"I was quite surprised by the backlash": Kensuke Tanabe on Metroid Prime Federation Force

"I was quite surprised by the backlash": Kensuke Tanabe on Metroid Prime Federation Force

The producer of Nintendo's controversial new Metroid game lays out his vision for us.

Jump to: Page 1 Page 2

USG: Have you been surprised by the backlash against this game and how negatively people have responded to it?

KT: I was quite surprised by the backlash, because as far as from a development perspective, I’ve been putting a lot of emphasis into game play and the way the game feels when you play it — as well as the creation of the universe to be within the Prime series, but at the same time I get the feeling that people are talking a little too much about the visuals they have seen through videos they have seen so far. Again, it will be different once you have the hands-on experience.

While there is a lot of backlash as you pointed out, this a perfect chance for me to turn the table around and get people to start liking it. If people are already paying attention to it, there’s always room to get that to work in a positive way – to get interested in a nice way about the game.

USG: The way you were talking about seeing Samus from an outside perspective reminds me of what Hideo Kojima did with Metal Gear Solid 2, where he made players take control of a different character. There was a lot of backlash against that, too. Is that just how gamers think?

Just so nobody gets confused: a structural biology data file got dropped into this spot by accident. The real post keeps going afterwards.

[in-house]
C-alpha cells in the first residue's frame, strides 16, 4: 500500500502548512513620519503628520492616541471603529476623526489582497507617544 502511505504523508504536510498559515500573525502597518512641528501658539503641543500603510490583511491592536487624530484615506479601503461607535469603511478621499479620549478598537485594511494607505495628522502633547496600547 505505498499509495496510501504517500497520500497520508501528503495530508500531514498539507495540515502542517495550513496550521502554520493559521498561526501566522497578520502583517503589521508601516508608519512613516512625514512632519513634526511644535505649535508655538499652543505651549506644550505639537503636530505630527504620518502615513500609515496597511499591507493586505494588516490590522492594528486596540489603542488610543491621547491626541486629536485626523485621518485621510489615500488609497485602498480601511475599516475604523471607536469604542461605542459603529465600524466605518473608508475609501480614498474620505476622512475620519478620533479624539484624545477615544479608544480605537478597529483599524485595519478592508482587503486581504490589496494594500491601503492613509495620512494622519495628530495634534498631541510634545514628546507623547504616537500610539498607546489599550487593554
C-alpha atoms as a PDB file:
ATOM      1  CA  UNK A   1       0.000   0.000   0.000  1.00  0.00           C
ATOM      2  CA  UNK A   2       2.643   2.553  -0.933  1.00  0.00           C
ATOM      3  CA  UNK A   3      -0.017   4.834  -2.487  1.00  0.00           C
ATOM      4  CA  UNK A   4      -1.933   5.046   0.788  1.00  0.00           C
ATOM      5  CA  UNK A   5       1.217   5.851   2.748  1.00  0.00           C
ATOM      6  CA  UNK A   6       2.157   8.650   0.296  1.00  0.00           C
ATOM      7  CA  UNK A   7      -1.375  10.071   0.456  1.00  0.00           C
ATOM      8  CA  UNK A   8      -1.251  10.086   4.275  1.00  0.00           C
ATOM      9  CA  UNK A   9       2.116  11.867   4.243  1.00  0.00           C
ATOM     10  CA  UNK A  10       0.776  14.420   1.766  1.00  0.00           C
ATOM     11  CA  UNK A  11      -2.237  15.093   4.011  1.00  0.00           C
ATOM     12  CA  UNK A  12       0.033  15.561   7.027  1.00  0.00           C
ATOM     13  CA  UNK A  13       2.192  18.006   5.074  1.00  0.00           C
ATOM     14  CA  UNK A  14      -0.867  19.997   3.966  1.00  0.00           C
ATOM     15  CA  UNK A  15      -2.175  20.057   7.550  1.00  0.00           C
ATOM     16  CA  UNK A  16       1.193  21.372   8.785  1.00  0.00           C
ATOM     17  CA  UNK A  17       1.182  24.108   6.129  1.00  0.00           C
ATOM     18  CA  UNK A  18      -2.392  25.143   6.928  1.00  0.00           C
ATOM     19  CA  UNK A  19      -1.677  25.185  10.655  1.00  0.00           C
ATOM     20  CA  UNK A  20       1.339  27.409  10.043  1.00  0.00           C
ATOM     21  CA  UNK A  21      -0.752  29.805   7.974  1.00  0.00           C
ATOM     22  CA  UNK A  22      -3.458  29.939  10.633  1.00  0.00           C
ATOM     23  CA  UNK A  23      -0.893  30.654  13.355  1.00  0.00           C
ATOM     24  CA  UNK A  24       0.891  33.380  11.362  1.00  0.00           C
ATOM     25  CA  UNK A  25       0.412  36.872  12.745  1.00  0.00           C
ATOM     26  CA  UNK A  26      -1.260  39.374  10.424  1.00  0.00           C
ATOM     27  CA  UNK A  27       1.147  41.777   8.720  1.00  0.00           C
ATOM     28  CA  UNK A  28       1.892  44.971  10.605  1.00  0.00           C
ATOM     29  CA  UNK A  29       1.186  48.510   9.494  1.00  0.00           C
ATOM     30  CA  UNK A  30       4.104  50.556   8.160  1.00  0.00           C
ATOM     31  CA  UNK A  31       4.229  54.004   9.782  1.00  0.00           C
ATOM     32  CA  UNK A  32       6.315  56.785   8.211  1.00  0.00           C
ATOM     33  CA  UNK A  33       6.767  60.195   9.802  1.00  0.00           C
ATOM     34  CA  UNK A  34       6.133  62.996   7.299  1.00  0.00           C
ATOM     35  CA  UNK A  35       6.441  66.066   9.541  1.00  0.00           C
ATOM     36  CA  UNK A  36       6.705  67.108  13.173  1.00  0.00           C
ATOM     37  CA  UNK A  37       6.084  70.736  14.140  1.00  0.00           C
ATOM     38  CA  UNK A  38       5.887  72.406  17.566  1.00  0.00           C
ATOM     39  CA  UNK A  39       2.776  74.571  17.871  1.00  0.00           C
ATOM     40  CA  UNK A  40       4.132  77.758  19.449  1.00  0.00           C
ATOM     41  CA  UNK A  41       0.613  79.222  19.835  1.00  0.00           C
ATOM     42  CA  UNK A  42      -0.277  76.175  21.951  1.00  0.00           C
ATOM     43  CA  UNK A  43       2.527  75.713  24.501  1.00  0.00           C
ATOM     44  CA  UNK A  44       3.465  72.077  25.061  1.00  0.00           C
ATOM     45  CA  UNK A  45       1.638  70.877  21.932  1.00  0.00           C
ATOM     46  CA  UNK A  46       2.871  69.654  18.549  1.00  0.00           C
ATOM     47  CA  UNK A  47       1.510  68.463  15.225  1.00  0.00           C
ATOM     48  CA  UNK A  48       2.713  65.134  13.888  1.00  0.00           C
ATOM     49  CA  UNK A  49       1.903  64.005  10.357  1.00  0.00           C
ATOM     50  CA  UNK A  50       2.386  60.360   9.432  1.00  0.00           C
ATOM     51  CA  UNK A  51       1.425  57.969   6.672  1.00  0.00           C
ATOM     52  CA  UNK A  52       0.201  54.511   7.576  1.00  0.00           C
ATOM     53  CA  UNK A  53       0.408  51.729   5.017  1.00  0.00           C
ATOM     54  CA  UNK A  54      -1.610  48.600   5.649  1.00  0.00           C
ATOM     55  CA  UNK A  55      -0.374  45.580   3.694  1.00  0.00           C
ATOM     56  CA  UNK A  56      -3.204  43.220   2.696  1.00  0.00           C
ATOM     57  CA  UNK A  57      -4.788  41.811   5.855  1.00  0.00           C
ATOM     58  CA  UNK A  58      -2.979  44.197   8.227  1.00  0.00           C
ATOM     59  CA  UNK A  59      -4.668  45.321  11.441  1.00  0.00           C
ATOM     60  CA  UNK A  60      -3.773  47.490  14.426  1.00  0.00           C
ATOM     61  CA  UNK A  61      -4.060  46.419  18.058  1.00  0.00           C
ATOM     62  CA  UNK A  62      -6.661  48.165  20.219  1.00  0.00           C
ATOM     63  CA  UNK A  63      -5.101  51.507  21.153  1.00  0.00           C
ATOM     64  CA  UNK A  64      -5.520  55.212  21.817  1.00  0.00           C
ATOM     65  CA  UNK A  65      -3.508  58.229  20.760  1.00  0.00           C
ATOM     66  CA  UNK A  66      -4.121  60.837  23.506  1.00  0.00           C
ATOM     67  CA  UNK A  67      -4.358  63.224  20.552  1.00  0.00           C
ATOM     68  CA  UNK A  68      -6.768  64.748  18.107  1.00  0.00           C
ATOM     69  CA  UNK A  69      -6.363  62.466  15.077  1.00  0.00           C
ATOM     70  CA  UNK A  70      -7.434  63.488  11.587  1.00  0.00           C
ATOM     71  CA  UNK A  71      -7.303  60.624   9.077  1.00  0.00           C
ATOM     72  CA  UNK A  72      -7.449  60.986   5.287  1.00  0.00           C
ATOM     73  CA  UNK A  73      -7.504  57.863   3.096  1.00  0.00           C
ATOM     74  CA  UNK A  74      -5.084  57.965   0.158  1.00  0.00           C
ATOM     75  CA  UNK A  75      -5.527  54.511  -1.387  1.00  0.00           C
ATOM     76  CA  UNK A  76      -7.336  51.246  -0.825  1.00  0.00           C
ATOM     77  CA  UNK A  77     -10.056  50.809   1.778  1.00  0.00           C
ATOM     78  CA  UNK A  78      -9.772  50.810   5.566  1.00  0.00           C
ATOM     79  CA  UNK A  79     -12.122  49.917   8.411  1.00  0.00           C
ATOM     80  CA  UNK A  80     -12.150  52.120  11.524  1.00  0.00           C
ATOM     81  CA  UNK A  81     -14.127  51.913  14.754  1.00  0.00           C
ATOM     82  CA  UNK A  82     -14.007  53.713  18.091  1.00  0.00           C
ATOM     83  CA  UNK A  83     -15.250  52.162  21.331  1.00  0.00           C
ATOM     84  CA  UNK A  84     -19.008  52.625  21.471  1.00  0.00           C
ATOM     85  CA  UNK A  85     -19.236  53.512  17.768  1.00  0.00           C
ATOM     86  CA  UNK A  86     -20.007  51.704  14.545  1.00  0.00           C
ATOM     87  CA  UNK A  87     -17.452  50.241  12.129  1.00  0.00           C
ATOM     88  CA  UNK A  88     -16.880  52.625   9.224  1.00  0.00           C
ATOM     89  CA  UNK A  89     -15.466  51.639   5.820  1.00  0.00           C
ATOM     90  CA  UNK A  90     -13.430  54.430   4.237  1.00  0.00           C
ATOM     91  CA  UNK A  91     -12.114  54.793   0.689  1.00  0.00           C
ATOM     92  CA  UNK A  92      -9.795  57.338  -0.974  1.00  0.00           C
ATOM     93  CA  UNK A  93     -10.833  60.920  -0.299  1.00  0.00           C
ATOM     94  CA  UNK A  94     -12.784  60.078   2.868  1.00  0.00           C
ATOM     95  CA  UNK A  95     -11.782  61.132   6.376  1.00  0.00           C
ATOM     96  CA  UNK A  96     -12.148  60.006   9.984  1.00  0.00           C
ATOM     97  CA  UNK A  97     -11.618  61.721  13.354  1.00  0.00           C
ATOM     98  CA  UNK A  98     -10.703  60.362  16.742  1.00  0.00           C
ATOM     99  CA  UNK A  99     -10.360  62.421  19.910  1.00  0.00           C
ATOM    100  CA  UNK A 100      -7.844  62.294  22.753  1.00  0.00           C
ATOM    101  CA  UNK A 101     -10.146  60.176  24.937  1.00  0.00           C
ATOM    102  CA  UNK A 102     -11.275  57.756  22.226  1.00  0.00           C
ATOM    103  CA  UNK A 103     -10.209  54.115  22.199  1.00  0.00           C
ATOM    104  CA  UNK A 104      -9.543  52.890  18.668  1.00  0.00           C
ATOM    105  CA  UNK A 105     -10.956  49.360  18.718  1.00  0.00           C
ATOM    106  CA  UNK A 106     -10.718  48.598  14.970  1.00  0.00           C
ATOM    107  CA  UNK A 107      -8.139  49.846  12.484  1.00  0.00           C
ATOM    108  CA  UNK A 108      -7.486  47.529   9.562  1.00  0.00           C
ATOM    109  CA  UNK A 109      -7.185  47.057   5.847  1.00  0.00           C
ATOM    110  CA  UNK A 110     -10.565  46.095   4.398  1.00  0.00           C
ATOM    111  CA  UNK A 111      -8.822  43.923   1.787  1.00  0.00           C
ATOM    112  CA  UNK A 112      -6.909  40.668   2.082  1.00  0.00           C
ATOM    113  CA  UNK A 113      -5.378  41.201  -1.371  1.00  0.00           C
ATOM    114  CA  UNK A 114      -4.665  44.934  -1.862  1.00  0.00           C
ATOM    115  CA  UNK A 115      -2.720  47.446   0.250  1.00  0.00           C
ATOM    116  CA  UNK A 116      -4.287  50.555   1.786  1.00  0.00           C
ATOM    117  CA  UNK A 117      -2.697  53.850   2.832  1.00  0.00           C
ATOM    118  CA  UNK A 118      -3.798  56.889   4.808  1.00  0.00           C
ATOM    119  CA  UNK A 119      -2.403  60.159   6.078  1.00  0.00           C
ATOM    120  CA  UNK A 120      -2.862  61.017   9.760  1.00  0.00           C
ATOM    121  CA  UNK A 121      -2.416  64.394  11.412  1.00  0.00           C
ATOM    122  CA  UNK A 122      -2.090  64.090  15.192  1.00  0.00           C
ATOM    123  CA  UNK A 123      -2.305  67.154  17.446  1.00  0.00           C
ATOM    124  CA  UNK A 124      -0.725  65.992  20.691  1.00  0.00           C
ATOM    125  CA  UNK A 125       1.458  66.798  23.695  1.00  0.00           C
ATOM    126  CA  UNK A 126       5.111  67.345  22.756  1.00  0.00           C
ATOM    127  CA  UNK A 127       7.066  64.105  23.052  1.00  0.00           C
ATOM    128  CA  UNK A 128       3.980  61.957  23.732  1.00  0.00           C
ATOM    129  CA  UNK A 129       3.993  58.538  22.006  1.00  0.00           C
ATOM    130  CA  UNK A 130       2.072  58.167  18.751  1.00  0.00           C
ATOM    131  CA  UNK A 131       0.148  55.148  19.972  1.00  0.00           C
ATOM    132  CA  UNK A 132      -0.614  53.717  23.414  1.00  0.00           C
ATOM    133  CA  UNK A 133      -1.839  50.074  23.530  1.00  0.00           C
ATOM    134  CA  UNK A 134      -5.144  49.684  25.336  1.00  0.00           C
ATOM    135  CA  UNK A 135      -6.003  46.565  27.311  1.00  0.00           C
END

KT: I do feel that this is a similar reaction to when we first announced Wind Waker from Zelda. Eventually people started to understand what the game was about, and I still believe that there is still going to be something similar in that respect here.

USG: So to people who are upset at having seen this announcement, what would you tell them to win them over?

KT: First off, I’d love people out there experience the game, to see how the game feels when you actually play it, not just by looking at how the graphics look.

USG: You mentioned it’s a co-op game, is it possible to play it solo or do you have to play it with other people?

KT: So you can play as a solo player and up to four people. When you play as a single player, you have the choice to get the drones to help you and support you throughout the mission. Of course, you can always play by yourself too, if you don’t want that extra help. If you don’t need any drones, then that’s perfectly fine as well. However, if you do so, you’re basically raising that bar and making the mission quite difficult for yourself. But I do know that Metroid fans like that extra challenge, so I can totally see players making things difficult for themselves.